Just north-west of the famous Hurler’s Stones of Minions are the scant remains of a small but unique mine.
Work first started here in 1815 under a Captain Malachy, working the end of Wheal Brothers lode further to the west. In 1852 200 ounces (5.7kg) of silver to the ton were produced. Between 1910-12 the ends of Wheal Prosper and Grace Dieu lodes were worked. In 1937 Silver Valley was taken over by Liskeard Minerals Ltd who are the ones responsible for the visible remains today. This reworking was short lived, seeing a new shaft sunk but quickly abandoned.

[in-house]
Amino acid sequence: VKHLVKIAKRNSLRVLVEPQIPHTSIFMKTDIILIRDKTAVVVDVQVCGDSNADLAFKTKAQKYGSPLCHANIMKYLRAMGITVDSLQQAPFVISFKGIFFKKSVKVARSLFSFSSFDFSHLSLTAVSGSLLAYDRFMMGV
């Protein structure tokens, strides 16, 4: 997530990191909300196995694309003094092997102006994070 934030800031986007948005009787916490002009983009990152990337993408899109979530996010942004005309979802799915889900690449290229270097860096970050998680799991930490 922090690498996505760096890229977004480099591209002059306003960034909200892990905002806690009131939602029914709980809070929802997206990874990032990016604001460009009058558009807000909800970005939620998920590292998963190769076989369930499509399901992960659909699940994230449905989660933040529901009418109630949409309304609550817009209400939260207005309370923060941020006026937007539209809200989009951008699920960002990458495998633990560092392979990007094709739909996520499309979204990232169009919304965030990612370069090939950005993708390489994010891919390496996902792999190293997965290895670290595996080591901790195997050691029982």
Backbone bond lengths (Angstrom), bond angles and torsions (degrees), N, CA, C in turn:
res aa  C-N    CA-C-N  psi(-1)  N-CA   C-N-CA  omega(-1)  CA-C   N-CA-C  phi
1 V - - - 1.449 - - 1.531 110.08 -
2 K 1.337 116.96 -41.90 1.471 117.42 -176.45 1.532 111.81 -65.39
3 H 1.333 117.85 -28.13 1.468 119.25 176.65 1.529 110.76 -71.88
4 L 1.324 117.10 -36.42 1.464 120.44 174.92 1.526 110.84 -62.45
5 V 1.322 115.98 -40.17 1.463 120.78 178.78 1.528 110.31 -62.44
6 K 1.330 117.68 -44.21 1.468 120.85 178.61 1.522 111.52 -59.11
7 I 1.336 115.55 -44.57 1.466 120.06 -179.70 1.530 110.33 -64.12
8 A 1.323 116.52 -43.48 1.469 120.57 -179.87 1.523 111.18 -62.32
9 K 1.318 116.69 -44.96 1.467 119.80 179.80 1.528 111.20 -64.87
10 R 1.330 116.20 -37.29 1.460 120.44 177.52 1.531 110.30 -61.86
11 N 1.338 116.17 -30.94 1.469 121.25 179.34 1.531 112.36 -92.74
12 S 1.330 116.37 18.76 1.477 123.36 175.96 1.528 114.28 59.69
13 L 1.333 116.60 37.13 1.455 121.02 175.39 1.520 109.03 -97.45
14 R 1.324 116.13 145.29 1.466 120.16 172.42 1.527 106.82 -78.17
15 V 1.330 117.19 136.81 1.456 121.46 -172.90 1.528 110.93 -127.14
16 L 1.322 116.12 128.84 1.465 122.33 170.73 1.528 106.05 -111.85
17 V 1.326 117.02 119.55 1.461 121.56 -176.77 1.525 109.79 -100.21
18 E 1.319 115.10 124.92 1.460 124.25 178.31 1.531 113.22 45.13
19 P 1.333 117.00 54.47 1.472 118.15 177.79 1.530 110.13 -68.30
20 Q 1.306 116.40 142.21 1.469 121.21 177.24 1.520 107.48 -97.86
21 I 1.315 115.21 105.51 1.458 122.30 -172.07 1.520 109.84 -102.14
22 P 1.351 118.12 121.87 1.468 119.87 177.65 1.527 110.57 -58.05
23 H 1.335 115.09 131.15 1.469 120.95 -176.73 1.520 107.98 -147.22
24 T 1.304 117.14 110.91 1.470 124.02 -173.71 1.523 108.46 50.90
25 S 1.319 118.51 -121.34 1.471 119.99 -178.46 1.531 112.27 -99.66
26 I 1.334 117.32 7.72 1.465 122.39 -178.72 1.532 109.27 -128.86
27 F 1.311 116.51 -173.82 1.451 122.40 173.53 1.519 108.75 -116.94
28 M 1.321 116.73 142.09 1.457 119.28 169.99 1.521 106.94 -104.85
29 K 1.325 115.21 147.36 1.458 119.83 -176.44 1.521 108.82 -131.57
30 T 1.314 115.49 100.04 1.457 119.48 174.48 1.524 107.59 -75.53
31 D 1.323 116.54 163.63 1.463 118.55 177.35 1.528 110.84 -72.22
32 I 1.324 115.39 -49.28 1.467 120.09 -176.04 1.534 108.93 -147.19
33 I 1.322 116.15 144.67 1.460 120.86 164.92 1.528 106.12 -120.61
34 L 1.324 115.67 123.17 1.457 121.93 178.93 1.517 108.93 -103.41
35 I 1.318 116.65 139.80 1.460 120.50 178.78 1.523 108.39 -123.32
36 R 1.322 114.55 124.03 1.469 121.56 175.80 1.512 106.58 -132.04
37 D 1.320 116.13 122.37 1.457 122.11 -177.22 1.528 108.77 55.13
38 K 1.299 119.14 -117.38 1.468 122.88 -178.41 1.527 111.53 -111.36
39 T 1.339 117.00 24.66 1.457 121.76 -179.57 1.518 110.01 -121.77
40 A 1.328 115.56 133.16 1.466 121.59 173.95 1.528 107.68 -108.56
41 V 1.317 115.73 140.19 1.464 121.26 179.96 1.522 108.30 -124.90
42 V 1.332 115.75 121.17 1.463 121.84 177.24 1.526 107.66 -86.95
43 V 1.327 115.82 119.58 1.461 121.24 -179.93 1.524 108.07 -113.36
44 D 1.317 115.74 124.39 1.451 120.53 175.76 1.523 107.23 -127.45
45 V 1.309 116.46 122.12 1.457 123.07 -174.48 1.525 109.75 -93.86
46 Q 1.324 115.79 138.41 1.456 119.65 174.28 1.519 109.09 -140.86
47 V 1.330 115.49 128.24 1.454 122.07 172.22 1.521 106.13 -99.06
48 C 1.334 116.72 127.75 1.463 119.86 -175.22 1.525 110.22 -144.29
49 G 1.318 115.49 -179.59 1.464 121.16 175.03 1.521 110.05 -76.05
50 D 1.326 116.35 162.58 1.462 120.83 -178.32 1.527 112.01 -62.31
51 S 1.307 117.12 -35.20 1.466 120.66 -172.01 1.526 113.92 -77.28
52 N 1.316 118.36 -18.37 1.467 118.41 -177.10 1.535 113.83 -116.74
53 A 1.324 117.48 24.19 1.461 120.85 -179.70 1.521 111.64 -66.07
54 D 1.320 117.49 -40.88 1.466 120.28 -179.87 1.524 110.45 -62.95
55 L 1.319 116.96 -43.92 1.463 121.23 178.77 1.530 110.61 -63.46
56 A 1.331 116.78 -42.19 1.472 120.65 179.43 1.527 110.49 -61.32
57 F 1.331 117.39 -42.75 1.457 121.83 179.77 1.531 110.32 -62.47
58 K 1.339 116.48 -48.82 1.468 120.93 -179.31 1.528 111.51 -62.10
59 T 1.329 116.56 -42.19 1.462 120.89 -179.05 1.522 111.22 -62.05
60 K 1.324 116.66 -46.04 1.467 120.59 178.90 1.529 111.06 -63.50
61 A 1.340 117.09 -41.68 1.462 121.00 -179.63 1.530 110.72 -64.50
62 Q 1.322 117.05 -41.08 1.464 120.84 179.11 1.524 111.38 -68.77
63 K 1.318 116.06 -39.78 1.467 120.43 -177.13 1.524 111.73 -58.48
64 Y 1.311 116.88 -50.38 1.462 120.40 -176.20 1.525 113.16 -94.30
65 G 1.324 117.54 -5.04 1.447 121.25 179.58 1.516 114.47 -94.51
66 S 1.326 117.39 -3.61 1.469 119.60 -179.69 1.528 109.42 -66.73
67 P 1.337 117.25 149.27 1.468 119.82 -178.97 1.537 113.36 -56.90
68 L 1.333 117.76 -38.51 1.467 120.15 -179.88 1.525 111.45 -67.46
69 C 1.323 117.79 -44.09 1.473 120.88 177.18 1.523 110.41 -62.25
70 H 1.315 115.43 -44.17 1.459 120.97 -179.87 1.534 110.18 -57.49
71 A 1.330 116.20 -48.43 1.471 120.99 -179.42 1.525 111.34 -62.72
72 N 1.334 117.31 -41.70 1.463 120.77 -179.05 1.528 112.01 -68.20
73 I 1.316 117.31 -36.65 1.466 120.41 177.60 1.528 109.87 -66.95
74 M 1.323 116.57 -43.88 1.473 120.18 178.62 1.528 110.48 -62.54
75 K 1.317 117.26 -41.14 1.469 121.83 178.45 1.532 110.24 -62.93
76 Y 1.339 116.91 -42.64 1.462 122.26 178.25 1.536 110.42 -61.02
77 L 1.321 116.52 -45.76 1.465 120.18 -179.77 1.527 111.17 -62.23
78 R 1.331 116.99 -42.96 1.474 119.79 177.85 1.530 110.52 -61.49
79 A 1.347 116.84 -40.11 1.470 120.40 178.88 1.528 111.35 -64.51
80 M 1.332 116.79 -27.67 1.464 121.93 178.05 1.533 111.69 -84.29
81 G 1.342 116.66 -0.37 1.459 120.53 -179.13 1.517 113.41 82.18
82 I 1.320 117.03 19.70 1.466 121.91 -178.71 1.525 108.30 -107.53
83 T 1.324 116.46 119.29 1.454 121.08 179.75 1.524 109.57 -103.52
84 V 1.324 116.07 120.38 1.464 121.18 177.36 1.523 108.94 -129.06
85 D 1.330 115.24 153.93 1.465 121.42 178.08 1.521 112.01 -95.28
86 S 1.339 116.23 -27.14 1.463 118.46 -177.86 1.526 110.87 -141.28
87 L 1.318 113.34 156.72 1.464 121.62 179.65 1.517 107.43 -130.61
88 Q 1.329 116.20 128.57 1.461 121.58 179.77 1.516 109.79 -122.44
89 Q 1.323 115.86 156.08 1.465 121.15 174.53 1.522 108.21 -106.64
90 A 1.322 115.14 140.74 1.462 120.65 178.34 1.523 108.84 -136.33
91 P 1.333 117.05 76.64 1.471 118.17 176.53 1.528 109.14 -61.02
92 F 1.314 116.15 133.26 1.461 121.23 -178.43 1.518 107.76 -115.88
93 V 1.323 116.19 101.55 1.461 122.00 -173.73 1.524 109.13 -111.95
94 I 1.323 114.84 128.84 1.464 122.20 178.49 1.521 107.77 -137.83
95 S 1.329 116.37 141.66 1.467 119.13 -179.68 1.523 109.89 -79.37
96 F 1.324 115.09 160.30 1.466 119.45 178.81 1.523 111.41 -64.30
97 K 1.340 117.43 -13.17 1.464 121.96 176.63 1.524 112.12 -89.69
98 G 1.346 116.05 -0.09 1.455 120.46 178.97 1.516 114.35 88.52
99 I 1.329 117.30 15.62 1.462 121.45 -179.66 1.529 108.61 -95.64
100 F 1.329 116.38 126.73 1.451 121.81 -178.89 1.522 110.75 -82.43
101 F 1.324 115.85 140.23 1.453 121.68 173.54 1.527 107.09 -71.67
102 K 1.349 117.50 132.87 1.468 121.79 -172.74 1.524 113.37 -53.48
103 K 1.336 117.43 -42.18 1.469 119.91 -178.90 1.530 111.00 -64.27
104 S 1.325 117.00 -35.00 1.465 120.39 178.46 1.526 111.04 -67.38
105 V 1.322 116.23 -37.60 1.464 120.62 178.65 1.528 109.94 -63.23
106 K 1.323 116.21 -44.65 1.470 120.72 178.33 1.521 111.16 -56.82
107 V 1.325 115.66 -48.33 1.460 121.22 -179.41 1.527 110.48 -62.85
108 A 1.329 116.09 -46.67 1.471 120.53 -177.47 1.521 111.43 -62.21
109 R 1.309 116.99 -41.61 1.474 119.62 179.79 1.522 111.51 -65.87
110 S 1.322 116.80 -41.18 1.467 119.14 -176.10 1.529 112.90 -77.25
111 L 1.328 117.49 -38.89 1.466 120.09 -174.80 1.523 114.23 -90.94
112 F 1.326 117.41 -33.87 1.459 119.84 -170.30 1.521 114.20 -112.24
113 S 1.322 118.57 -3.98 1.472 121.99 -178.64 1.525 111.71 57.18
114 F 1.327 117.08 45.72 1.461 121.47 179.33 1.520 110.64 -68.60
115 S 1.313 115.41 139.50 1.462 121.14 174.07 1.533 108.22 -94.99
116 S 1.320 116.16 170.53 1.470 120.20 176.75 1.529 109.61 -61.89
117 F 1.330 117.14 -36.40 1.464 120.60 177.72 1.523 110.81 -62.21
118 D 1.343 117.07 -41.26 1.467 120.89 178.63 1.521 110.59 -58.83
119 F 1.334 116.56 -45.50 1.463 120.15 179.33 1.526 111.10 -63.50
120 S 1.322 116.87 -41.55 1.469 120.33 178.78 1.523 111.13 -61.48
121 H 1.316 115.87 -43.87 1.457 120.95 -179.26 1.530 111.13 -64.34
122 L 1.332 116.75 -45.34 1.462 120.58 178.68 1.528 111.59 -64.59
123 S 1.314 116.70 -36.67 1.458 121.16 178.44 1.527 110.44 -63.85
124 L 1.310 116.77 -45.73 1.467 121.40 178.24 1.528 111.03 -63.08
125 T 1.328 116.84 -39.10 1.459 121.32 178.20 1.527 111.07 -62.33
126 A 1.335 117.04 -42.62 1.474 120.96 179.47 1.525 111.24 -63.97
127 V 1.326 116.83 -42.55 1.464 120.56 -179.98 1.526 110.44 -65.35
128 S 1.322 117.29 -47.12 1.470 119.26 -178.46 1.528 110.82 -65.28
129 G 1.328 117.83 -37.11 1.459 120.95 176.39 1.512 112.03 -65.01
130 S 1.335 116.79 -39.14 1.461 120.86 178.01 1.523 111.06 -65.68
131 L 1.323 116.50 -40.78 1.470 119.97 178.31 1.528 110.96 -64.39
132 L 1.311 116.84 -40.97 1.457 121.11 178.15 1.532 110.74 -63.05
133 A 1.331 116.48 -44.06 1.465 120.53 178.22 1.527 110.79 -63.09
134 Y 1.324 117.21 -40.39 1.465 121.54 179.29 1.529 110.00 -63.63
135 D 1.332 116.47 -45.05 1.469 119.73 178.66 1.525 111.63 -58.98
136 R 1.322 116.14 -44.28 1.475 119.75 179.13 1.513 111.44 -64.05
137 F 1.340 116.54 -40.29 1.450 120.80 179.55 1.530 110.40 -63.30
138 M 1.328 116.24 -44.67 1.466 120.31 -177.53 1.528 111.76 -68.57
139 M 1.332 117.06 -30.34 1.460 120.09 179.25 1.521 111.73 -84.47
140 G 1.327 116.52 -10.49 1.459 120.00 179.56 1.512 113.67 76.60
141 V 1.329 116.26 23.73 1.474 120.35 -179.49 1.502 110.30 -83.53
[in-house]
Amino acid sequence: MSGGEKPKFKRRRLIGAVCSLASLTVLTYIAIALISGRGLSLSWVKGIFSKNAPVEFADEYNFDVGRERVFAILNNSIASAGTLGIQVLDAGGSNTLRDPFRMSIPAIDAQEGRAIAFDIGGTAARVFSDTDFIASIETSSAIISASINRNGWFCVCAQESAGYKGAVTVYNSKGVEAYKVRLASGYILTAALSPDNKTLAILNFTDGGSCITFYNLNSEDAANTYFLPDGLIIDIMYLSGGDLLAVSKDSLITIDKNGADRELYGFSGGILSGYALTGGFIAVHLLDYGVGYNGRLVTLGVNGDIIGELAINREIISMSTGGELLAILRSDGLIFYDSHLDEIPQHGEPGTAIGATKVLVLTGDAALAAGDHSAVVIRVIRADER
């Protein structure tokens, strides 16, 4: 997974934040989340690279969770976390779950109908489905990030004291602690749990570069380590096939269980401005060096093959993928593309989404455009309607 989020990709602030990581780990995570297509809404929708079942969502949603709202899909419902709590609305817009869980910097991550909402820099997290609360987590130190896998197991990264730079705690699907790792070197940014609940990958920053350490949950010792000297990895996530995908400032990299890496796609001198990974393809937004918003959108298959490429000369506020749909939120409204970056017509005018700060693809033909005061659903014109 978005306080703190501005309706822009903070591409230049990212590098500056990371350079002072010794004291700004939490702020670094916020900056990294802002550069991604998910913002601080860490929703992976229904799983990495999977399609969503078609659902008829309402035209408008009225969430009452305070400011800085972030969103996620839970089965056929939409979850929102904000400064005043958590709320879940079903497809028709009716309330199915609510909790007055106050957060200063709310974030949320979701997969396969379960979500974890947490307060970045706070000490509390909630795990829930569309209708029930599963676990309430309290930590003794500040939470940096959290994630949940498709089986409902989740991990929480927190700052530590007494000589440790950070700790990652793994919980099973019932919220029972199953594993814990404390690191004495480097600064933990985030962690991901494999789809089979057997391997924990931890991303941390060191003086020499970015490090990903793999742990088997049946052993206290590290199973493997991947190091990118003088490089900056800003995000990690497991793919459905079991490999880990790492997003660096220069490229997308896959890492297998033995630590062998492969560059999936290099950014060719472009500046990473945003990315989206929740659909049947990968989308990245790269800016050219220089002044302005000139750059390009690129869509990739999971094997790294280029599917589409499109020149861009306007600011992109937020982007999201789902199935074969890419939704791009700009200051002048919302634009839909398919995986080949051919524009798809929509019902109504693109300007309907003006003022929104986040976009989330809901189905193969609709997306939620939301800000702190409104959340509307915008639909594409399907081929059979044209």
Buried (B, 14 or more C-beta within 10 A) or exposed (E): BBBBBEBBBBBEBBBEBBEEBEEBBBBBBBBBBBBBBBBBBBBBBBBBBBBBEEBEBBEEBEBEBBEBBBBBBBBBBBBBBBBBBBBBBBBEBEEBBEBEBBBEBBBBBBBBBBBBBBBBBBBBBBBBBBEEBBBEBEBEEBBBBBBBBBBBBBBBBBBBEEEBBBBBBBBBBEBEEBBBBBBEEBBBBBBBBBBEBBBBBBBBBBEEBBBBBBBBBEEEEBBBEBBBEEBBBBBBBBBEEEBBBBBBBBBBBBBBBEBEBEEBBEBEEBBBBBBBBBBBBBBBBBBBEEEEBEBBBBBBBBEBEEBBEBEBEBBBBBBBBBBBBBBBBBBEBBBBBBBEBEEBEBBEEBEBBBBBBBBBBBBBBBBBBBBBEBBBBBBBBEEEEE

It’s next and final endeavour was in 1942 when the Canadian Royal Engineers moved in for a year to search for tin and/or wolfram, deepening the previous shaft to 40m and erecting a headgear. No ore of any kind was produced despite them spending £25,000.
The mine only worked three shafts, those being the latest shaft (40m), Prosper shaft and another unnamed one.
Access is free to anyone who’s walking on Bodmin Moor.